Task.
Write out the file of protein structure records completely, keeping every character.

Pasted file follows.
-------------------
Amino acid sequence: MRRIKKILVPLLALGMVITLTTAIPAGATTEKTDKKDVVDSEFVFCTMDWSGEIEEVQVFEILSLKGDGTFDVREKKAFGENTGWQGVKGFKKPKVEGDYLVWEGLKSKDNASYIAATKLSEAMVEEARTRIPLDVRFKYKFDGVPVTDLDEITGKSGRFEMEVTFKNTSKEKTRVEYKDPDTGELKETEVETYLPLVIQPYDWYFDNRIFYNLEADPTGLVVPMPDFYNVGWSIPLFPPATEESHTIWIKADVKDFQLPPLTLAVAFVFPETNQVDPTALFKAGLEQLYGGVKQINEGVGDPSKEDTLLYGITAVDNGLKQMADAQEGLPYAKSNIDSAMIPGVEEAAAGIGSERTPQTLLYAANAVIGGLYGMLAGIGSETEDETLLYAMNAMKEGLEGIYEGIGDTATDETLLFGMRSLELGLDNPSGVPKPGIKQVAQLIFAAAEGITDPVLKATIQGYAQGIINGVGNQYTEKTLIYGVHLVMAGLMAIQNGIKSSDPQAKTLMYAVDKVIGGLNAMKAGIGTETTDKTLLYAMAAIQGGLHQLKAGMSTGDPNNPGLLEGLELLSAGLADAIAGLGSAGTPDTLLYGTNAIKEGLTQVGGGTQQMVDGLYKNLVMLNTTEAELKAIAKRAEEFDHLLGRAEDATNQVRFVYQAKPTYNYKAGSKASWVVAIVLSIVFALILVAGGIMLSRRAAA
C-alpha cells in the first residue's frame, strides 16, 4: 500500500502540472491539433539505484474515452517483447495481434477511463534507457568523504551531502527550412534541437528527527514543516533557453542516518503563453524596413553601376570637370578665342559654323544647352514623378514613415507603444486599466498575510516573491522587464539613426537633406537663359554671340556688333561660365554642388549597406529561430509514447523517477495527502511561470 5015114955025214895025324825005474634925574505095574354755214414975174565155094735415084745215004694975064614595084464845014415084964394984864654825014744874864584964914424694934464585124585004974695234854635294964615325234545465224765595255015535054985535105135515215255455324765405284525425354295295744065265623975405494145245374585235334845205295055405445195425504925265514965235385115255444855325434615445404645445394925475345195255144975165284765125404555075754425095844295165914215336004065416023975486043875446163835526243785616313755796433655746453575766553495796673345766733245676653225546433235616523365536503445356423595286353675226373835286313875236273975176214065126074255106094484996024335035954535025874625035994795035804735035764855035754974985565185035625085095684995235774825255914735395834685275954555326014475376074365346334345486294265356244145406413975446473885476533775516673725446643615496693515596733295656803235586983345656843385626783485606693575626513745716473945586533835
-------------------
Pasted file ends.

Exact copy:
Amino acid sequence: MRRIKKILVPLLALGMVITLTTAIPAGATTEKTDKKDVVDSEFVFCTMDWSGEIEEVQVFEILSLKGDGTFDVREKKAFGENTGWQGVKGFKKPKVEGDYLVWEGLKSKDNASYIAATKLSEAMVEEARTRIPLDVRFKYKFDGVPVTDLDEITGKSGRFEMEVTFKNTSKEKTRVEYKDPDTGELKETEVETYLPLVIQPYDWYFDNRIFYNLEADPTGLVVPMPDFYNVGWSIPLFPPATEESHTIWIKADVKDFQLPPLTLAVAFVFPETNQVDPTALFKAGLEQLYGGVKQINEGVGDPSKEDTLLYGITAVDNGLKQMADAQEGLPYAKSNIDSAMIPGVEEAAAGIGSERTPQTLLYAANAVIGGLYGMLAGIGSETEDETLLYAMNAMKEGLEGIYEGIGDTATDETLLFGMRSLELGLDNPSGVPKPGIKQVAQLIFAAAEGITDPVLKATIQGYAQGIINGVGNQYTEKTLIYGVHLVMAGLMAIQNGIKSSDPQAKTLMYAVDKVIGGLNAMKAGIGTETTDKTLLYAMAAIQGGLHQLKAGMSTGDPNNPGLLEGLELLSAGLADAIAGLGSAGTPDTLLYGTNAIKEGLTQVGGGTQQMVDGLYKNLVMLNTTEAELKAIAKRAEEFDHLLGRAEDATNQVRFVYQAKPTYNYKAGSKASWVVAIVLSIVFALILVAGGIMLSRRAAA
C-alpha cells in the first residue's frame, strides 16, 4: 500500500502540472491539433539505484474515452517483447495481434477511463534507457568523504551531502527550412534541437528527527514543516533557453542516518503563453524596413553601376570637370578665342559654323544647352514623378514613415507603444486599466498575510516573491522587464539613426537633406537663359554671340556688333561660365554642388549597406529561430509514447523517477495527502511561470 5015114955025214895025324825005474634925574505095574354755214414975174565155094735415084745215004694975064614595084464845014415084964394984864654825014744874864584964914424694934464585124585004974695234854635294964615325234545465224765595255015535054985535105135515215255455324765405284525425354295295744065265623975405494145245374585235334845205295055405445195425504925265514965235385115255444855325434615445404645445394925475345195255144975165284765125404555075754425095844295165914215336004065416023975486043875446163835526243785616313755796433655746453575766553495796673345766733245676653225546433235616523365536503445356423595286353675226373835286313875236273975176214065126074255106094484996024335035954535025874625035994795035804735035764855035754974985565185035625085095684995235774825255914735395834685275954555326014475376074365346334345486294265356244145406413975446473885476533775516673725446643615496693515596733295656803235586983345656843385626783485606693575626513745716473945586533835